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BUSINESS
September 30, 1988 | RALPH VARTABEDIAN, Times Staff Writer
Logicon Corp., a Torrance-based defense contractor, conducted a lobbying campaign against arms control legislation during 1987 and billed the expense of the campaign to a Department of Energy contract, Rep. John D. Dingell (D-Mich.) charged during a hearing Thursday.
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BUSINESS
September 30, 1988 | RALPH VARTABEDIAN, Times Staff Writer
Logicon Corp., a Torrance-based defense contractor, conducted a lobbying campaign against arms control legislation during 1987 and billed the expense of the campaign to a Department of Energy contract, Rep. John D. Dingell (D-Mich.) charged during a hearing Thursday.
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BUSINESS
March 14, 1989
R&D Associates in Marina Del Rey won a $1.2-million contract from the Army to provide improvement services for European Theater nuclear forces.
NEWS
January 12, 1986 | ROBERT SCHEER, Times Staff Writer
Laser weapons being developed as part of President Reagan's Strategic Defense Initiative could more easily be used to incinerate enemy cities than to protect the United States against Soviet missiles, according to an article in the current issue of a leading physics magazine and a separate study being circulated among government weapons scientists.
CALIFORNIA | LOCAL
January 14, 1986
However wrong we think President Reagan has been in pushing his Strategic Defense Initiative--popularly known as "Star Wars"--he was at least trying to find a way to defend the United States against nuclear missiles that might be launched in anger or by accident. It is all the more disturbing, therefore, to hear that technology that is being developed for a defense system can easily be turned on its head to become a horrendous offensive weapon.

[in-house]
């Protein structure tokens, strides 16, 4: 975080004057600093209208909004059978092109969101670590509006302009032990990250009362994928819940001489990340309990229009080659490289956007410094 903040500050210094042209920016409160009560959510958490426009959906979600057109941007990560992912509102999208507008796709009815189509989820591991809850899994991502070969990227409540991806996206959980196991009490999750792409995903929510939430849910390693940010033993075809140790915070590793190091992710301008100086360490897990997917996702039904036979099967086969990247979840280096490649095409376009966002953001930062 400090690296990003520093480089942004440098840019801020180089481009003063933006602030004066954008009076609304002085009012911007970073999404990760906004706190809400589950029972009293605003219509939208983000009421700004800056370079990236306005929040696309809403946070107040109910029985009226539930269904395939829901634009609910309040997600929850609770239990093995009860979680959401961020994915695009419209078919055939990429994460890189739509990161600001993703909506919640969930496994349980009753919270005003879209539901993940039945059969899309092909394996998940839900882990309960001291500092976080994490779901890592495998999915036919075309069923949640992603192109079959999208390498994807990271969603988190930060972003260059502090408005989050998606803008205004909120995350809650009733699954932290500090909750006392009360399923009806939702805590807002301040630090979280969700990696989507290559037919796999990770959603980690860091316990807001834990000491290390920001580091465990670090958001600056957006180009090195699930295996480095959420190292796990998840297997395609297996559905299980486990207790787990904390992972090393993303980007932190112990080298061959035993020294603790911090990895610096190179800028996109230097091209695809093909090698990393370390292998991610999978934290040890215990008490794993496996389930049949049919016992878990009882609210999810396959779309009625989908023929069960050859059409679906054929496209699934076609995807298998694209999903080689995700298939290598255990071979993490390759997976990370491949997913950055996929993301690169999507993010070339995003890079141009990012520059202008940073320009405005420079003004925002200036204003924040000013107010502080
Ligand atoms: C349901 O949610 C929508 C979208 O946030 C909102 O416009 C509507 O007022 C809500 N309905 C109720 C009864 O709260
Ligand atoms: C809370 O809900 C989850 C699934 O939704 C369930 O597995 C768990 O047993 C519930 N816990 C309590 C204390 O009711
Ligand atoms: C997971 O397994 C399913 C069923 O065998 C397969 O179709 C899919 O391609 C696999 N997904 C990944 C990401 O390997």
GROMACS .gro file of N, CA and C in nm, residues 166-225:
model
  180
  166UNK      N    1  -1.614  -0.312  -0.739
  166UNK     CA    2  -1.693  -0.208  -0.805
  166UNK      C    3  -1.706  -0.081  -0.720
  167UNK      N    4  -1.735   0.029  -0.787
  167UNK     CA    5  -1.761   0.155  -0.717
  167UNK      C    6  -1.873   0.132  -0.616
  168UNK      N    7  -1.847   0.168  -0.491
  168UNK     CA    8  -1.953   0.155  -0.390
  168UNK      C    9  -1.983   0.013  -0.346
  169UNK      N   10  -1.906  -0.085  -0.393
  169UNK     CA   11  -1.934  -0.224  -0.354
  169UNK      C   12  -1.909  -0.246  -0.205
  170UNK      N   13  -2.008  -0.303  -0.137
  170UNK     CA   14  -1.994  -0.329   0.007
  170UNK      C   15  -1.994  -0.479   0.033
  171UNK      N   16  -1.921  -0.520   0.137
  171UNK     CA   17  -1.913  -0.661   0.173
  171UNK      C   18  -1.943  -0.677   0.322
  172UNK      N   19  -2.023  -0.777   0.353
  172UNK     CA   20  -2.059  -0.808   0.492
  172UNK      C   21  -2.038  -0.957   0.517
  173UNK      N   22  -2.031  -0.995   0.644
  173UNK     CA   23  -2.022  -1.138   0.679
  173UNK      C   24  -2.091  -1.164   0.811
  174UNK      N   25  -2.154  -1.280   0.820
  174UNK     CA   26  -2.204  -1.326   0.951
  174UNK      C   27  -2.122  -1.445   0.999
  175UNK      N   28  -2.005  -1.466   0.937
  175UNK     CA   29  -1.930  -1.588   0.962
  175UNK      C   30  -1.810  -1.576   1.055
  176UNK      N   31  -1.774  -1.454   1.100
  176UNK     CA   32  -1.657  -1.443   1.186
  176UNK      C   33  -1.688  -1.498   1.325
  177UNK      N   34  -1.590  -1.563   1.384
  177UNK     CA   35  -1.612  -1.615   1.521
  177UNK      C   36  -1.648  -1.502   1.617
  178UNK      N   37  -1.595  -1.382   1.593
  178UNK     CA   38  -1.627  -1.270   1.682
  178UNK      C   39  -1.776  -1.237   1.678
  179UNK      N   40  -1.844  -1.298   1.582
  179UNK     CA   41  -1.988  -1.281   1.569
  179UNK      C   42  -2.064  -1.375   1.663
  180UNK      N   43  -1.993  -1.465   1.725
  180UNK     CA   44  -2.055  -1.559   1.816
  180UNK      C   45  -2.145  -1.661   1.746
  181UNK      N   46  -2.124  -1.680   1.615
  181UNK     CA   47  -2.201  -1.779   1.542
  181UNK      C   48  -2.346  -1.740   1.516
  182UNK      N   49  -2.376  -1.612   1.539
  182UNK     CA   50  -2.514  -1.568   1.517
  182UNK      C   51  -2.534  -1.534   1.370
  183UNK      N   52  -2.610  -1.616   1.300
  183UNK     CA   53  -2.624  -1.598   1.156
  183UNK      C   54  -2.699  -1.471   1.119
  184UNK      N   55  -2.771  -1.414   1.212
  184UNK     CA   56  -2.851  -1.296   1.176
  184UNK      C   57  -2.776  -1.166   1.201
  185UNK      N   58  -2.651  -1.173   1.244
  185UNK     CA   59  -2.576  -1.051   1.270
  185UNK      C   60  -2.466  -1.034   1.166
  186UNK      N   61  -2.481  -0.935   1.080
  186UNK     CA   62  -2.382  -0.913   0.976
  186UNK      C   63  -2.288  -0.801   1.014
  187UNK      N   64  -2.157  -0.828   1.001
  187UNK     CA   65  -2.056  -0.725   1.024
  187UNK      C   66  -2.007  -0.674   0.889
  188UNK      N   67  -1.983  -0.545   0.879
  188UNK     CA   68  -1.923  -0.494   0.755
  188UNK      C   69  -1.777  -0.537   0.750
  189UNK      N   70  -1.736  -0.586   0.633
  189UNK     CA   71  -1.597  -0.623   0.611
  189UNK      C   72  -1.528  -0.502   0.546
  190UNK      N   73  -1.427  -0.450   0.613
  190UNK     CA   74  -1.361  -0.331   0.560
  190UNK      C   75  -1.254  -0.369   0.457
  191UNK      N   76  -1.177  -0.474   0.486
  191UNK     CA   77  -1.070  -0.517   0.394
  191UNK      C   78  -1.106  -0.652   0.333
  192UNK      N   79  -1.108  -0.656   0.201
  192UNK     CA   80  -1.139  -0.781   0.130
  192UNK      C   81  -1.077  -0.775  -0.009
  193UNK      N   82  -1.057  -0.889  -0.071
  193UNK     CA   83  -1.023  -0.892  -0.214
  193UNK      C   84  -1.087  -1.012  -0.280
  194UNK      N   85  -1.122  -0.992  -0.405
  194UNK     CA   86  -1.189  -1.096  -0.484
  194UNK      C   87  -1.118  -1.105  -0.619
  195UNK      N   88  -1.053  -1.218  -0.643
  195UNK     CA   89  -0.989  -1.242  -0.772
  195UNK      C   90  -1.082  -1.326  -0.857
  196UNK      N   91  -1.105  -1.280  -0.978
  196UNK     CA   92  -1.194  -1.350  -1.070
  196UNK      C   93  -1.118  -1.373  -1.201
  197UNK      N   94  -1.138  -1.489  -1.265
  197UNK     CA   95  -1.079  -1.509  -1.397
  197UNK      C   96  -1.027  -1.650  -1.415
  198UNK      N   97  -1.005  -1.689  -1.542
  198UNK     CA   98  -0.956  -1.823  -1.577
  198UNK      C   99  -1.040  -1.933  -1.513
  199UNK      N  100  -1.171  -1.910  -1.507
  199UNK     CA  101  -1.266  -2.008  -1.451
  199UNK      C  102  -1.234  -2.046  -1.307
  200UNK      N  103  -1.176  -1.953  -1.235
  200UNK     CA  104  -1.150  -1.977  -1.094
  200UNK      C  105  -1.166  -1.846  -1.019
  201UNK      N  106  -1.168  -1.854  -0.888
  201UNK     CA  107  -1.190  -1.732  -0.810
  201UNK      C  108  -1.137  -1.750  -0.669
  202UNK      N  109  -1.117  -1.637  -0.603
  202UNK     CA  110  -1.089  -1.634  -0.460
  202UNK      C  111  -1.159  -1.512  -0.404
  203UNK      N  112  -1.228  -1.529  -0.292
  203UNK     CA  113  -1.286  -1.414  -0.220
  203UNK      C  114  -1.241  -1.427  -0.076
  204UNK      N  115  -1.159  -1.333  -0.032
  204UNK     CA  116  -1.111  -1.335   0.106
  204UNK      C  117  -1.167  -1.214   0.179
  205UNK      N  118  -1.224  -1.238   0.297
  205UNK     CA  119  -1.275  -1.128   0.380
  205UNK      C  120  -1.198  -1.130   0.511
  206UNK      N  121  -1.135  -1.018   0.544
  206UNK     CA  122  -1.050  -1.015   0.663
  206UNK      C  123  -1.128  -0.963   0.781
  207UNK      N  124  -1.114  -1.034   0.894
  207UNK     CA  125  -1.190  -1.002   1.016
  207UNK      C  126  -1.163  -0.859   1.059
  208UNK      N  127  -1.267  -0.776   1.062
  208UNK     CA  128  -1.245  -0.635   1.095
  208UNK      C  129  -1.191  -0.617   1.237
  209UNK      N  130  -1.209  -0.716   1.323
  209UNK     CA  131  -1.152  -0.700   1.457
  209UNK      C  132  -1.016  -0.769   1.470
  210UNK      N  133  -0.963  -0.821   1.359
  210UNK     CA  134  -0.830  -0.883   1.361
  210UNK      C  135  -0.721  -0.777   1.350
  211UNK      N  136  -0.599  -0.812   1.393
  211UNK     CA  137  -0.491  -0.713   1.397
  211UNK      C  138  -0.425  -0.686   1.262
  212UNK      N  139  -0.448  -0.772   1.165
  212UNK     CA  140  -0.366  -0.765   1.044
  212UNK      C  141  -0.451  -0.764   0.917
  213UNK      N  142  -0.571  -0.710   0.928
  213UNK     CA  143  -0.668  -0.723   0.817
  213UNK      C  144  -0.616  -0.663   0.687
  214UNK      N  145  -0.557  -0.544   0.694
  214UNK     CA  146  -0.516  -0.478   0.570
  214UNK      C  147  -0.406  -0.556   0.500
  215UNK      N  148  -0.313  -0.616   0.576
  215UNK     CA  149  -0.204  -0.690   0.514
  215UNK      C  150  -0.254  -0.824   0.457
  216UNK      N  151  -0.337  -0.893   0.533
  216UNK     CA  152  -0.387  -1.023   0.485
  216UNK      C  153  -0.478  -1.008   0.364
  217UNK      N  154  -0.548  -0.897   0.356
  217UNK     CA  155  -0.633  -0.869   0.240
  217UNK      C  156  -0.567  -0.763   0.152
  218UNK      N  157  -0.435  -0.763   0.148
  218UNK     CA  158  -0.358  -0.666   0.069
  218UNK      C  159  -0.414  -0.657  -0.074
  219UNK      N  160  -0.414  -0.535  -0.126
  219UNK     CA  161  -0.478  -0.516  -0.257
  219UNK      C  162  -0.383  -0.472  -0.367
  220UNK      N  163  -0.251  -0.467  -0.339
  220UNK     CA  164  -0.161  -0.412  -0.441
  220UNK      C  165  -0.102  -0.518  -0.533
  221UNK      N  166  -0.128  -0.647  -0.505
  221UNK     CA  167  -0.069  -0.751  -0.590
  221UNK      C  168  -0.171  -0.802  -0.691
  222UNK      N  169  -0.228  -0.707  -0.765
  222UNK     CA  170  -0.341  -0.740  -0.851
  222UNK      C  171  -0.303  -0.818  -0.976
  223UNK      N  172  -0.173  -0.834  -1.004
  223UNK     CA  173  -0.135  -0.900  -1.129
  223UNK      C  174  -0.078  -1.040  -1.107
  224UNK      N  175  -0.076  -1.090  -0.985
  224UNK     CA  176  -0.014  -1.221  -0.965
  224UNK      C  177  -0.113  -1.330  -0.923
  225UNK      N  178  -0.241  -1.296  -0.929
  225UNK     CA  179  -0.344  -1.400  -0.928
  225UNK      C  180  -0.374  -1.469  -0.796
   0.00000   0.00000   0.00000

NEWS
August 3, 1985 | United Press International
Forestry officials gathered Friday to set 2 1/2 square miles of dead fir trees on fire as part of an experiment to help U.S. and Canadian scientists test the theory of a "nuclear winter." "It will embody some of the characteristics of the firestorm that will follow a nuclear blast," said Andrew Forester, who brought the researchers together. The experiment, which begins today, was timed to coincide with the 40th anniversary Aug.
NEWS
June 27, 1997 | MYRNA OLIVER, TIMES STAFF WRITER
Albert L. Latter, nuclear physicist and expert on the design, effects and vulnerability of nuclear weapons systems, has died. He was 76. Latter, who worked for the Santa Monica-based Rand Corp. think tank for 20 years, died June 8 at his Pacific Palisades home, Rand announced this week. With fellow physicist Edward Teller, Latter wrote the controversial 1950s book "Our Nuclear Future." A Times review by Robert R.
NEWS
February 4, 1986 | From a Times Staff Writer
The 12 members of the space shuttle commission appointed Monday by President Reagan represent a cross section of science, business, aviation and the law. Some names are household words, such as Neil A. Armstrong, the first man to walk on the moon, and former Secretary of State William P. Rogers in the Richard M. Nixon Administration. Others have worked behind the scenes in their special disciplines.
CALIFORNIA | LOCAL
April 4, 1986 | DON ROSEN, Times Staff Writer
Controlled fires in the Angeles National Forest, 35 miles northeast of Los Angeles, are nothing out of the ordinary, but one such "prescribed fire," scheduled for autumn, will be closely monitored by both the U.S. Forest Service and Defense Department. While the Forest Service will survey the intentional blaze to find out more about smoke and gas emissions, the Defense Department will be studying possible effects of the "nuclear winter" phenomenon, officials said Thursday.
NEWS
November 5, 1986 | MICHAEL BALTER
Although at first glance they may seem strange, the poster-size photographs of nuclear explosions on the living room wall in Richard Turco's Pacific Palisades home are not really inappropriate. After all, as a research scientist at R & D Associates--a Marina del Rey-based think tank with numerous Defense Department contracts--Turco has studied nuclear weapons and their effects for much of the last 15 years. Yet a closer look at the photos reveals something more.
NEWS
March 3, 1985 | JAMES GERSTENZANG, Times Staff Writer
The Pentagon, in a report made available Saturday, said that the smoke and dust created by a nuclear war could block sunlight and lead to lowered temperatures, but that there is insufficient evidence to determine the length or severity of such a "nuclear winter."
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